"Hey." She said, barely looking him in the eye.
"Hi." Ray repeated, still surprised that she was there. He guessed he shouldn't be; after all, they were around each other almost all the time.
"Can I come in?" Mimi asked carefully.
"Uh…yeah. Yeah, sure." Ray said, stepping out of her way so that she could enter. He closed and locked the door behind her.
It was quiet between them for a moment, but the air was very tense. He wanted to say something to her—at least to get her in better spirits—but wasn't sure exactly what to say. After all, he wasn't even sure why she was upset.
"Ray, I—" Mimi started off strongly, but her words faded away. She knotted her hands together and stared at them.
He supposed this was as good of a time as any. "I'm sorry, Mimi," Ray said. "I know I upset you, and I really didn't mean to."
Mimi turned to stare at him, and he supposed she let out a belt of laughter at his expression. "You have no idea why I was upset, do you?"
"Not a clue."
She waved her hand dismissively, suddenly over the whole bit. "…Whatever. Water under the bridge now."
Mimi gave him a small smile. He had known her long enough to see that she was still upset, but being Mimi, she wasn't able to let him know that. She was much too strong. He admired that about her.
She glanced over at his laptop sitting at one of the booths. "Is that whiskey?" Mimi asked quickly, looking back at him. Her face was suddenly concerned, bordering on angry. "Are you drinking again, Ray?"
He shrugged. "Yeah. Whatever though. It's not a big deal—"
"Like hell it's not a big deal," Mimi muttered, clopping over to his table. Her tail swished angrily behind her. She picked up the drink and headed towards the bar. "That's what Paige said when she was drinking…and look where that ended her!"
"Mimi, you're overreacting." Ray said, walking briskly over to her to save his drink. "It's just one glass—"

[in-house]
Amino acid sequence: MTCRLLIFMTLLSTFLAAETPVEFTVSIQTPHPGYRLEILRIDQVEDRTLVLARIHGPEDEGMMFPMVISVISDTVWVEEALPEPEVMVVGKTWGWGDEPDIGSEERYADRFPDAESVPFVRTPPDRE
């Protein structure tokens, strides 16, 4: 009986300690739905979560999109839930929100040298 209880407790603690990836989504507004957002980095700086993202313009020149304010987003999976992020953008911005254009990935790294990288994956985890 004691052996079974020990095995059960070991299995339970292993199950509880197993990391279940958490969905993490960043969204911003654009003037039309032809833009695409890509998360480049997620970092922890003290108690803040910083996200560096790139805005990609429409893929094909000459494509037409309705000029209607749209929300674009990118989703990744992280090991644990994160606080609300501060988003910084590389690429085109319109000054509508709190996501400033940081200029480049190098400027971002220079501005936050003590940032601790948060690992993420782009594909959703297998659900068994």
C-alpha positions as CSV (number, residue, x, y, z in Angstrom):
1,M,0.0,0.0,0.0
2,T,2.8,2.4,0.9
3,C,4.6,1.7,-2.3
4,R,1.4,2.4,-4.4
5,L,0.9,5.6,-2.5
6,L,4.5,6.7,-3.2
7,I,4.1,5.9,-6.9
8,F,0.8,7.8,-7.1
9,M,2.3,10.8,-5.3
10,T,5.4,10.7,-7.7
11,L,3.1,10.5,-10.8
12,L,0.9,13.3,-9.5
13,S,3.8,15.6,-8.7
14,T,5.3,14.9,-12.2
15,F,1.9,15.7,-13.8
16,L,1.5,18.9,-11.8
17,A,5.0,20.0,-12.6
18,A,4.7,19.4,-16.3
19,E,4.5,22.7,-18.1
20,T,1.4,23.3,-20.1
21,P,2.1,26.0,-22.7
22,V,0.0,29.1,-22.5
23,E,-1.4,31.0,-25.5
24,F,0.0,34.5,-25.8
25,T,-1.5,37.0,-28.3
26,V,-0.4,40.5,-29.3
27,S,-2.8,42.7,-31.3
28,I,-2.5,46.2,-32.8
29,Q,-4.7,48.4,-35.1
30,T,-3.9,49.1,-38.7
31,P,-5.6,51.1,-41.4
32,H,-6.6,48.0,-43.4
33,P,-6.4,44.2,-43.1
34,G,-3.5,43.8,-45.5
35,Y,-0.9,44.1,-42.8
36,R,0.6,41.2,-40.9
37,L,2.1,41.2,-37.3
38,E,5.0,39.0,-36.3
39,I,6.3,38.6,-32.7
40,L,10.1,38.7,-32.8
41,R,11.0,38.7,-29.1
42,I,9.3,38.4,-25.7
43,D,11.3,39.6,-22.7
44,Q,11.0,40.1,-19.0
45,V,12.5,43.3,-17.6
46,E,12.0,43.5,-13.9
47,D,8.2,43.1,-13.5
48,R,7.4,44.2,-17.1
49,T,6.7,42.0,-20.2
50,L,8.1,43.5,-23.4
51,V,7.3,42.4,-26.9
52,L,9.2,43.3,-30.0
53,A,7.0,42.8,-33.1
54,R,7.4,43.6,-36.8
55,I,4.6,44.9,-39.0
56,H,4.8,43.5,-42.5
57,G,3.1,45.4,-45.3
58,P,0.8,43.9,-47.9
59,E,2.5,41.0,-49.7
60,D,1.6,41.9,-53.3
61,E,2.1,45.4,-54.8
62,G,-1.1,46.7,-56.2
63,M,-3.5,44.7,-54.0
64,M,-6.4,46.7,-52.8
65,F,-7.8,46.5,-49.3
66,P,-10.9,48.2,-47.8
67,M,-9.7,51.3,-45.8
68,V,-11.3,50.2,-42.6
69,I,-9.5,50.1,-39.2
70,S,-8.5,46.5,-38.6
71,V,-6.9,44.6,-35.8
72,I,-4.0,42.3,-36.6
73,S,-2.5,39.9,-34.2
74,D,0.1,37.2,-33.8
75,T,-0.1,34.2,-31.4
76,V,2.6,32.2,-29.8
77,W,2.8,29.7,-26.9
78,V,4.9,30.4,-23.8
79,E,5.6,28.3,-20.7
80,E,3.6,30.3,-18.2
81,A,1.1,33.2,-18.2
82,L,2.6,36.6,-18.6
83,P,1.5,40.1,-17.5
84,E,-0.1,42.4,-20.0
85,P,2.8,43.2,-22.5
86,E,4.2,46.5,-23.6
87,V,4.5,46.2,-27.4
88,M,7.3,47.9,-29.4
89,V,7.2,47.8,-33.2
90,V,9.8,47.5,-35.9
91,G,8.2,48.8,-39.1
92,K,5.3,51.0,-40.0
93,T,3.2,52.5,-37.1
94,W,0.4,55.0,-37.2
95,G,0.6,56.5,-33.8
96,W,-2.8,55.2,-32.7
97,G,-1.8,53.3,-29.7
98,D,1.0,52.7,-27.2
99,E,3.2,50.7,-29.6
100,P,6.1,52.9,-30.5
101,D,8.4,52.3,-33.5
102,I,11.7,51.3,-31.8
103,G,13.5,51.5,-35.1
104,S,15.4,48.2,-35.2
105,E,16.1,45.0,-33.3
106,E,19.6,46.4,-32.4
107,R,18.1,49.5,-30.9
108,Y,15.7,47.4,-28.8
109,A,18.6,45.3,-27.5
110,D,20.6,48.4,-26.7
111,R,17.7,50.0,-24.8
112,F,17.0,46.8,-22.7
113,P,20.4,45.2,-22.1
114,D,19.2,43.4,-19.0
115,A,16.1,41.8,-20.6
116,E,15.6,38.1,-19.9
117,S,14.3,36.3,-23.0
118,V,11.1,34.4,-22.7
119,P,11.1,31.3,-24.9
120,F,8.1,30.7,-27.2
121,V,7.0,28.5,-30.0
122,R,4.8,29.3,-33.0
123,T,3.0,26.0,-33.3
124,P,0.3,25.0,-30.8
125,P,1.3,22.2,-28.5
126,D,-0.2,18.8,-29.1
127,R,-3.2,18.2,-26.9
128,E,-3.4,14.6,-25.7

"Which leads to another, and another, and another," Mimi interrupted, throwing the whiskey in the glass into the sink. "Dammit, Ray, you can't keep doing this!"
"How else am I supposed to get over everything?" Ray demanded. "It's the only thing that makes the pain go away!"
She stared at him, and he stared right back at her.
"You talk to me, Ray." Mimi growled. "Don't you dare touch another drink until you talk to me first."
Ray slammed his hands onto the bar in front of her, frustrated now. "Do not order me around, Mimi!"
At that, Mimi did something surprising. She reached over the bar and grabbed him by the collar of his jacket, pulling him towards her. She stared him dead in the eye, which sent a shudder through him.
"Dammit, Ray, I am not losing you to alcohol again." Mimi snarled. "Is that clear? I don't care how much you're hurting over your wife or Callum or Terrana, do not touch that stuff anymore."
Ray opened his mouth to protest, but the look in Mimi's face scared him too much. She wasn't kidding. Just at the thought that she so easily brought up the three people that he drank over meant so much.
He nodded in defeat. Mimi released his collar, letting him back to his own feet. She was a lot stronger than he remembered.
Silence befell them again, which was interrupted only by what sounded like a flimsy inhale from Mimi.
The harpy looked back at her to see that she was crying, but doing her best to hold it back.
"You are my best friend, Ray." Mimi said, forcing her voice to steady. "I don't know what I'd do without you. Not again. Don't do that to me ever again."
Ray watched helplessly as she rubbed the back of her hands across her eyes to stop tears from rolling down her cheeks. He was upsetting her so easily—this was why he didn't drink in front of her anymore.
He moved around the bar to take Mimi into a hug. She hugged him back tightly, linking her arms below his tan wings. Mimi dug her face into his shoulder and sobbed uncontrollably. He hadn't seen her cry this much in a long time—why was this bothering her so much?
Ray settled his chin on top of her hair, doing his best to reassure her. But it was rather hard to reassure someone who couldn't be assured at all.